Joseph Mathieu, October 7, 2020
COVID-19 Monitoring Keeps Carleton Campus Safe
Keeping Covid-19 in check is a fight on many fronts.
Public health authorities must conduct diagnostic testing and contact tracing to react quickly to symptoms and infection. An informed public must abide by safety measures such as physical distancing, wearing masks and hand washing.
And researchers, no matter their expertise, must pivot their work to help understand and identify new ways of preventing outbreaks.
“We do have the technology to identify and warn people who were in contact with a positive case,” says Carleton Civil and Environmental Engineering Prof. Banu Örmeci. “But to actually find and connect with them, and to do so quickly, does take a lot of effort.”
Carleton is taking extra measures to ensure the safety of staff and students in many ways, including the recommendation of best practices for students, faculty and staff regarding access to campus, social gatherings and other scenarios. Since September, Örmeci has added to these efforts by taking a preventative stance by testing the campus’ wastewater for genetic traces of SARS-CoV-2.
Örmeci, the Jarislowsky Chair in Water and Global Health and director of the university’s Global Water Institute, has kept a close eye on campus because, despite the massive move to online learning and teaching, Carleton still hosts several hundred students and essential staff every day.
In four weeks of testing, Örmeci’s testing hasn’t detected any spikes in Covid-19 viral RNA in its campus wastewater. The wastewater-based epidemiology (WBE) testing is conducted weekly, with plans to increase sampling to every few days.
WBE testing can be a discreet, precautionary alert system, says Örmeci. Sampling the wastewater leaving campus tests the entire campus population for traces of the coronavirus, and it can be detected earlier than nasal diagnostic tests do.
“It’s a priority of the university to ensure the safety of the Carleton community,” she says. “We have adopted a tiered approach to test wastewater collected from the whole campus, and narrow down our tests if we see an increase.”
Richard Kibbee, who is a research associate in Örmeci’s research group, measures the quantity of Covid-19’s genetic material in the campus wastewater. The research lab can safely handle and study pathogens and is considered one of the best-equipped wastewater and biosolids lab in the Ottawa region.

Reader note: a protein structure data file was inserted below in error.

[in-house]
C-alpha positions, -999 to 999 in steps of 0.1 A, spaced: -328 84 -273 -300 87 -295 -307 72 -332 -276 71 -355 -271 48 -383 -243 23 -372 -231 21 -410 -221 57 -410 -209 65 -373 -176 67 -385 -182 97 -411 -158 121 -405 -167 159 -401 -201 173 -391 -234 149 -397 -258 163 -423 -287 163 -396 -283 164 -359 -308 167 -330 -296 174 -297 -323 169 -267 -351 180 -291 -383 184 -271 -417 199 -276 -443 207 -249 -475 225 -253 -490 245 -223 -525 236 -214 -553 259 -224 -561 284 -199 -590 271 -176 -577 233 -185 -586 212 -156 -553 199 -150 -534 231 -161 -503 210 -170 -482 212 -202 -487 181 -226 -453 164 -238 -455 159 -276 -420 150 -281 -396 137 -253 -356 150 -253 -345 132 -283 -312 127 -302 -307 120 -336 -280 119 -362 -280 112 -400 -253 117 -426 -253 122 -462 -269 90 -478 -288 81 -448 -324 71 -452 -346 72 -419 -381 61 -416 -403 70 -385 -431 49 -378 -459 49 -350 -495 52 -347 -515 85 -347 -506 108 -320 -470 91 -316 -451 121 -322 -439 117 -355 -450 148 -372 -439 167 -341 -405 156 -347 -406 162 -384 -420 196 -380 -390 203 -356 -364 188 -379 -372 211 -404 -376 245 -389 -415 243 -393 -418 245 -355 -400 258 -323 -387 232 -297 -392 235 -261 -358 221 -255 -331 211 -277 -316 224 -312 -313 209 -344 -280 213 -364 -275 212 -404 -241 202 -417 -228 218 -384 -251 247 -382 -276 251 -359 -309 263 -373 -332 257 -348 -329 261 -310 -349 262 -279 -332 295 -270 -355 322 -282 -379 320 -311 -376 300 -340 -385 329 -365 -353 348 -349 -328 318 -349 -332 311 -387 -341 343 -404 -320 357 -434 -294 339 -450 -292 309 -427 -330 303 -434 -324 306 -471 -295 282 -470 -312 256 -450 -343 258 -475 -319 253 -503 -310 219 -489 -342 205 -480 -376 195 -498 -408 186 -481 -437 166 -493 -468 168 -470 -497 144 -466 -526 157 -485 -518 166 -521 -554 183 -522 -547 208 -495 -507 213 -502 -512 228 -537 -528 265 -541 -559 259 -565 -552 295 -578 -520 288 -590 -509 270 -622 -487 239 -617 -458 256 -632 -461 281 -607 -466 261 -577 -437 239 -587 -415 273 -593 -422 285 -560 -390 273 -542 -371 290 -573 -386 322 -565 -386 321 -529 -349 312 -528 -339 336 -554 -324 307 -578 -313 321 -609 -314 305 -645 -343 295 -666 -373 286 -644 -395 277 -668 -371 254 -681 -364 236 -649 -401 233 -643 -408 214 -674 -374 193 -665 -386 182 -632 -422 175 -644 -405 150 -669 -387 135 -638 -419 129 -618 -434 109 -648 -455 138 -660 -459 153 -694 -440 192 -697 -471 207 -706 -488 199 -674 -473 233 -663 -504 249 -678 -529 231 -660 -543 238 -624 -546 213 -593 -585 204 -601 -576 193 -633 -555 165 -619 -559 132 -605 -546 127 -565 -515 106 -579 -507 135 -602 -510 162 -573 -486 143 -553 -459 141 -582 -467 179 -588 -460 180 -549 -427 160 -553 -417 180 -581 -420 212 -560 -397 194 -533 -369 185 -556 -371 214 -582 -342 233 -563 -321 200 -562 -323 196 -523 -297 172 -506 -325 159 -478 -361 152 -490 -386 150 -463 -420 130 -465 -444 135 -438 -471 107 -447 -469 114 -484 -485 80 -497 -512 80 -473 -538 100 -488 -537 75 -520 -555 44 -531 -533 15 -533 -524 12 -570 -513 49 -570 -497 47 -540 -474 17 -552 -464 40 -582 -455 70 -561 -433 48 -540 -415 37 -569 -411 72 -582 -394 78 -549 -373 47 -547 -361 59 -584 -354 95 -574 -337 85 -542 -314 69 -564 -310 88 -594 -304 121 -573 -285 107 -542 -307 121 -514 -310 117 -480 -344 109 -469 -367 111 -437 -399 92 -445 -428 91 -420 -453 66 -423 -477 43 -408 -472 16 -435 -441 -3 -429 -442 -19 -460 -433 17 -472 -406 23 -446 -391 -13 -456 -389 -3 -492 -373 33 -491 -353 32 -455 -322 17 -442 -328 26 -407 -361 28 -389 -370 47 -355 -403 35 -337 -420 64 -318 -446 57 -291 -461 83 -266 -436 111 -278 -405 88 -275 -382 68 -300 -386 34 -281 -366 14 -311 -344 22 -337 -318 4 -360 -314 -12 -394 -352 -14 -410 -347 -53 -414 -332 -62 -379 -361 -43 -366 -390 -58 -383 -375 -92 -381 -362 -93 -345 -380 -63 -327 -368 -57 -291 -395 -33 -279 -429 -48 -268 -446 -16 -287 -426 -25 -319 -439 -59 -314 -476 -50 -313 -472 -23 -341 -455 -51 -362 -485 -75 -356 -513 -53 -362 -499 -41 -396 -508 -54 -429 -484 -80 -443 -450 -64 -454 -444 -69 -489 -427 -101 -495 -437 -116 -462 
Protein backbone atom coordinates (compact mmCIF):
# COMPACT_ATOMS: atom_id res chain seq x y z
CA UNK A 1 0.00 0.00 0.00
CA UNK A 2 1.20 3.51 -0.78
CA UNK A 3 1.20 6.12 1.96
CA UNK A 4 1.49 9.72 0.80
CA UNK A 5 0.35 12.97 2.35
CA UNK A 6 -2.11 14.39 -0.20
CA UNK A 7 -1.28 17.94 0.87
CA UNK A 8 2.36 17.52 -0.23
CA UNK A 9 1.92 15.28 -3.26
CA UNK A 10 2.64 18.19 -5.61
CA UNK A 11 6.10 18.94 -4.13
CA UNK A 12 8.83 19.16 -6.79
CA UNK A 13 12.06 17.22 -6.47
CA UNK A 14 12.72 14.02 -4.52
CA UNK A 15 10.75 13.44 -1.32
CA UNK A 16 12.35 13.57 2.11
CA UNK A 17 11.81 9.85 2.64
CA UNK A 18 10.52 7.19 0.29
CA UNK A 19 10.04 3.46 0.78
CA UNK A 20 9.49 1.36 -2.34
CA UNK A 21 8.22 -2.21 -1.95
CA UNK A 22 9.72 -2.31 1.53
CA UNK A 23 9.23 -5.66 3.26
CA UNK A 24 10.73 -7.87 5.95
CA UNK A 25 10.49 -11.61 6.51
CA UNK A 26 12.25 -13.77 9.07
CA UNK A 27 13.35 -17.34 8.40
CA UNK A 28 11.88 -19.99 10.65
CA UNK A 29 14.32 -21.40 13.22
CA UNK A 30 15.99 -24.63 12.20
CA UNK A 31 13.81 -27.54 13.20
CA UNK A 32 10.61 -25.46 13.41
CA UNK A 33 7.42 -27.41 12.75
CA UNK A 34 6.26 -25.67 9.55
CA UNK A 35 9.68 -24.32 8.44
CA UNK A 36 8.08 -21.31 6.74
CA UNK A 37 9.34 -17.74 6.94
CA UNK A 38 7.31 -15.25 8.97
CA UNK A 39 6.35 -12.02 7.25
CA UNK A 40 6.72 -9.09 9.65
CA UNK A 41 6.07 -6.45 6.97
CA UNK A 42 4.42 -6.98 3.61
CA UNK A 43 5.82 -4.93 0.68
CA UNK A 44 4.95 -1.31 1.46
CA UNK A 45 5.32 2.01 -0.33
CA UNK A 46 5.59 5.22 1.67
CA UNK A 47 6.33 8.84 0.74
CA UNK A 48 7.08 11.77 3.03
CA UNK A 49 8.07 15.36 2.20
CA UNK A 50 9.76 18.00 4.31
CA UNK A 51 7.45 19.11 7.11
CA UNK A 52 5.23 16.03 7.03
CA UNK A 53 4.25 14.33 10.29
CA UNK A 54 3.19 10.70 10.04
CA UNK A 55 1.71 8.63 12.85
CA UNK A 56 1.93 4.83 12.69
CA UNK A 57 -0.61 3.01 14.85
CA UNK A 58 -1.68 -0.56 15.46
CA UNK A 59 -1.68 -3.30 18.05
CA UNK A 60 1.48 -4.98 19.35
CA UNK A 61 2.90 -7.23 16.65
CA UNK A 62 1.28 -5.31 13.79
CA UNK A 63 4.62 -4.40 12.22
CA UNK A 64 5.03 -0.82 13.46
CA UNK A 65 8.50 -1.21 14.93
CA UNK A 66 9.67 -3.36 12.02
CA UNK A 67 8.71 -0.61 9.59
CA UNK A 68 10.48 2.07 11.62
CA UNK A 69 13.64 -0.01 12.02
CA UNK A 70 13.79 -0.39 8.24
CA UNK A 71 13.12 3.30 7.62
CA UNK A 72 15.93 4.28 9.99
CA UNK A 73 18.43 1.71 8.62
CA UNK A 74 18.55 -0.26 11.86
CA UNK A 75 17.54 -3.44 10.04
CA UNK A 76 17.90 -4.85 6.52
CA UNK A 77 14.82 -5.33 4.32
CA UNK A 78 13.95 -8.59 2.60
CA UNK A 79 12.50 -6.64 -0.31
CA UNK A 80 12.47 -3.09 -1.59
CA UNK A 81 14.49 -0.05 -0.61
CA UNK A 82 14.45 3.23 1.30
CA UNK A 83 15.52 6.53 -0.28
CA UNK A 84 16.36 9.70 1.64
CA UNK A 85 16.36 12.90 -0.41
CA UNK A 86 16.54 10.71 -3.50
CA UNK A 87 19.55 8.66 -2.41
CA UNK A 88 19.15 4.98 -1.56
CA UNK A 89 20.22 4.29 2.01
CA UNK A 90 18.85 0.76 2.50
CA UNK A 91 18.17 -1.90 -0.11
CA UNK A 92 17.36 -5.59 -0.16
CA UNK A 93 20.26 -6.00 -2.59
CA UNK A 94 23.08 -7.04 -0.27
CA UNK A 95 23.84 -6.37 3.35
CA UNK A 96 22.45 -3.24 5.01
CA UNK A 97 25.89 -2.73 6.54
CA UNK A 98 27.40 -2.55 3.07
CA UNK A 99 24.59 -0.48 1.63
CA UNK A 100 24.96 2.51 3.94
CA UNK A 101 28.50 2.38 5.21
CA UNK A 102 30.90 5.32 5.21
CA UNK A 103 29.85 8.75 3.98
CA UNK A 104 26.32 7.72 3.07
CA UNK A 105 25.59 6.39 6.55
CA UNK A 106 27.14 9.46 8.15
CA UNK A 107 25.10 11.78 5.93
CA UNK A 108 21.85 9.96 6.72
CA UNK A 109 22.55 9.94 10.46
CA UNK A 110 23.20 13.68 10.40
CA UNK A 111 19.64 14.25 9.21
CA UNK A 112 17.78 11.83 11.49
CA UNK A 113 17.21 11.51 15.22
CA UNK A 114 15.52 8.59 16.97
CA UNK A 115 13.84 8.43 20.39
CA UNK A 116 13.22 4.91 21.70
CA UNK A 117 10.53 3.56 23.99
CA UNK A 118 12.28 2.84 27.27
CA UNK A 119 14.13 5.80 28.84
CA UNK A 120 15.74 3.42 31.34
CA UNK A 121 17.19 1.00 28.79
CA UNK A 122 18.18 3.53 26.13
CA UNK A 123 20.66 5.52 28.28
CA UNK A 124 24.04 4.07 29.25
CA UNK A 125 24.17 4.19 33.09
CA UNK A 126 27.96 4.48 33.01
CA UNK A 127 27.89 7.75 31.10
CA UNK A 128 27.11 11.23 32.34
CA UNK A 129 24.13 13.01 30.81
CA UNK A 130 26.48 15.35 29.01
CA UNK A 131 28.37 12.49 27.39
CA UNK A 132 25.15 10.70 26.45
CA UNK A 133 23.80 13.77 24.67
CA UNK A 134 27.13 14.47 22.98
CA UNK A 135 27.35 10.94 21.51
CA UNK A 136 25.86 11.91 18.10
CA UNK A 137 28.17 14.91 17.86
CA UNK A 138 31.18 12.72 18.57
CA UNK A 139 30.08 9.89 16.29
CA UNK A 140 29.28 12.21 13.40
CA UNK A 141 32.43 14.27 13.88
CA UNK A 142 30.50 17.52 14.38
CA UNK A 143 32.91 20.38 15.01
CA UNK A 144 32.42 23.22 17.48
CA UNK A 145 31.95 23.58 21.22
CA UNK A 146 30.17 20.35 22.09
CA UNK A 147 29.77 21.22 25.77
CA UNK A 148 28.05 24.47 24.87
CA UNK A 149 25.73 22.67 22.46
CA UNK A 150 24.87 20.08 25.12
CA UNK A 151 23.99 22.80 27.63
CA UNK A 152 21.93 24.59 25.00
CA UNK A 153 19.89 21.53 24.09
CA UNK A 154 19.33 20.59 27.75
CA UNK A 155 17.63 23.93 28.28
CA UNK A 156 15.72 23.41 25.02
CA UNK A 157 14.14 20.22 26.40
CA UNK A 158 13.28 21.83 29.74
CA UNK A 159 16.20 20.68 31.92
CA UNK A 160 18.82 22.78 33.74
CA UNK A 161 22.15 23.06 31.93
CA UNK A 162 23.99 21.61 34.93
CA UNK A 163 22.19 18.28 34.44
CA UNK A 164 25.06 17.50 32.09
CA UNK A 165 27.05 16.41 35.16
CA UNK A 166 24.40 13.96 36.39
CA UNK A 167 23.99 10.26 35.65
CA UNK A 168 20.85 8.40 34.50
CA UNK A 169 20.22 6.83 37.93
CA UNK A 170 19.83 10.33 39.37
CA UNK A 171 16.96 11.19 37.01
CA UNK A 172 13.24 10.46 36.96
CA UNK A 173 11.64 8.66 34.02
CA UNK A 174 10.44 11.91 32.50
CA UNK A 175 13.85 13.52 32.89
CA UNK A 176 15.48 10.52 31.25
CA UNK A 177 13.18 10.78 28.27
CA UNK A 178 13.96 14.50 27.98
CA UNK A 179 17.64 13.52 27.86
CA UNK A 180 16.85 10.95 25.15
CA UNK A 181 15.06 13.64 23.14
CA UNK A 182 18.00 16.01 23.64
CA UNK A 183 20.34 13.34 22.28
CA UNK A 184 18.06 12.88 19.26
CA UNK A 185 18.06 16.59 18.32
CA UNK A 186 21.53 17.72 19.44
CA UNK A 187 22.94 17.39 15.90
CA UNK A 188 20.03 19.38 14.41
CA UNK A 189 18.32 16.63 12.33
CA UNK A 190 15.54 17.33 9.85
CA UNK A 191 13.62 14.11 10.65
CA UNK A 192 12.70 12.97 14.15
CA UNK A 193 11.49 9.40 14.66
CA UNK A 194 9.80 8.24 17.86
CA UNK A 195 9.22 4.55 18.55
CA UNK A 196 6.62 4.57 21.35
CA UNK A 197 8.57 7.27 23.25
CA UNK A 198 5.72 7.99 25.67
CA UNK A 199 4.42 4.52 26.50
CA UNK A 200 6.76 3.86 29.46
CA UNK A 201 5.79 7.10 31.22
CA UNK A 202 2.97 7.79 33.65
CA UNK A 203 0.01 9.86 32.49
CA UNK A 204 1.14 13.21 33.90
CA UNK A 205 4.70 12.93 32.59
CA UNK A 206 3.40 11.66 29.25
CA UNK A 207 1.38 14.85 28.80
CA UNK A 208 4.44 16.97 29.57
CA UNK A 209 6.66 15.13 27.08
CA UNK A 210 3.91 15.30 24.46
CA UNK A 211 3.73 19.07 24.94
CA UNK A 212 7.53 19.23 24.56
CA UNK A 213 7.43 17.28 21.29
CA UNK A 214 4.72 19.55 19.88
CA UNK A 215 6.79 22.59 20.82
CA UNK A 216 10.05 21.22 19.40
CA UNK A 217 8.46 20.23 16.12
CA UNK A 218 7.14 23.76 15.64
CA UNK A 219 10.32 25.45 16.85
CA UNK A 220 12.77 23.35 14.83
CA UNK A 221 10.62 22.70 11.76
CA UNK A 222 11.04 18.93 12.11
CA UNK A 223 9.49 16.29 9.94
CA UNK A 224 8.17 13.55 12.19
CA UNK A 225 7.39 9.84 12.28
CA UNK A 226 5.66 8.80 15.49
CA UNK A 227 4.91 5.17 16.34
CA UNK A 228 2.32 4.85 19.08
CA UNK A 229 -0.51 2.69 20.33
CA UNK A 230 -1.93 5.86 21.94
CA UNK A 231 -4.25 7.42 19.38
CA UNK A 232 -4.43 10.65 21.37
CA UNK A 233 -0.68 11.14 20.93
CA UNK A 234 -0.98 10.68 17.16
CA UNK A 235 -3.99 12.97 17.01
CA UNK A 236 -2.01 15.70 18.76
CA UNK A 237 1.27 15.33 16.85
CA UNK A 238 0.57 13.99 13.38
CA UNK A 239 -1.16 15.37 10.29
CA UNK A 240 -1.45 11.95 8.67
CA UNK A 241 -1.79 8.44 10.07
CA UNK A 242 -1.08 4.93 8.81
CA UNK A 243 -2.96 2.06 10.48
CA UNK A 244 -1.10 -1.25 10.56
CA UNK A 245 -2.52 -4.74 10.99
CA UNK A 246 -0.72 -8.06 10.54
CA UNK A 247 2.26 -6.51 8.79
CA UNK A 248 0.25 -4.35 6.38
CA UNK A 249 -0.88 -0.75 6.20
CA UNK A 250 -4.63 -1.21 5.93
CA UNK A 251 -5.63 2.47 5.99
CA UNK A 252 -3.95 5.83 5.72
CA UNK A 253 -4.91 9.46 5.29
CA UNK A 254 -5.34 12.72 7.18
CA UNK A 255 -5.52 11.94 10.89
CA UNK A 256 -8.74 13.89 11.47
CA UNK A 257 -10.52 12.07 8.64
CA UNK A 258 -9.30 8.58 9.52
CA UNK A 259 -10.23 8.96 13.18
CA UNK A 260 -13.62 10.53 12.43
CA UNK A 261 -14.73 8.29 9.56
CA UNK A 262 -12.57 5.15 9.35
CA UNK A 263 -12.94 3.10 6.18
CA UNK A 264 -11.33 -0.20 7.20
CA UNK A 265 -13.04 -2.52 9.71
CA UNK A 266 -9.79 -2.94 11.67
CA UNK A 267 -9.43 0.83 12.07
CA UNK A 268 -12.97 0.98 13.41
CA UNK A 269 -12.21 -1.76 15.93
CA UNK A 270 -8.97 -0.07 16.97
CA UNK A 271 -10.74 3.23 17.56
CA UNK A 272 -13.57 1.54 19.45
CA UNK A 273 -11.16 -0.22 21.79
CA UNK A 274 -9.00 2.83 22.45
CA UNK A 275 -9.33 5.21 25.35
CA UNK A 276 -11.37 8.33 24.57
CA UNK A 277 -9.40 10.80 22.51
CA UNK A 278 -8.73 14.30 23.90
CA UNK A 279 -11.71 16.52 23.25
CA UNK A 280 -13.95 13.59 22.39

If the monitoring indicated an increase in Covid-19 on campus, Örmeci and her team would immediately inform campus administrators and public health officials. They would then take samples from specific buildings of importance, such as the residences, the research buildings and the Athletics facilities.
“These tests are very laborious and expensive,” she says. “If we see spikes, we can go to the level of buildings, to identify where these increases come from.”
This effort focuses solely on Carleton campus but Örmeci has also been involved in the testing efforts through the City of Ottawa’s sewer system in collaboration with Ottawa Public Health. Additionally, she is a member of the Canadian Water Network Covid-19 Wastewater Coalition, a coordinated response to the pandemic from wastewater researchers, laboratories, utilities and public health authorities. The Coalition shares knowledge among its members to ensure that WBE results are scientifically-rigorous and useful to public health authorities.
Örmeci is also involved with the International Water Association Covid-19 Taskforce, which shares new studies and applied research methods for the entire water sector, from safe drinking supply to water reuse.
The method has already helped other universities prevent outbreaks on their campuses. In the first weeks of the fall term, the University in Arizona in Tucson detected levels of Covid-19 in wastewater leaving its residences. They narrowed it down to the building and conducted rapid diagnostic testing on all the students. Two positive cases were identified and an outbreak was avoided.
Currently, these early-detection efforts are possible on the campuses that researchers like Örmeci and Kibbee call home. But it could become standard practice in post-secondary campuses around the world as these methods become more established and mainstream.
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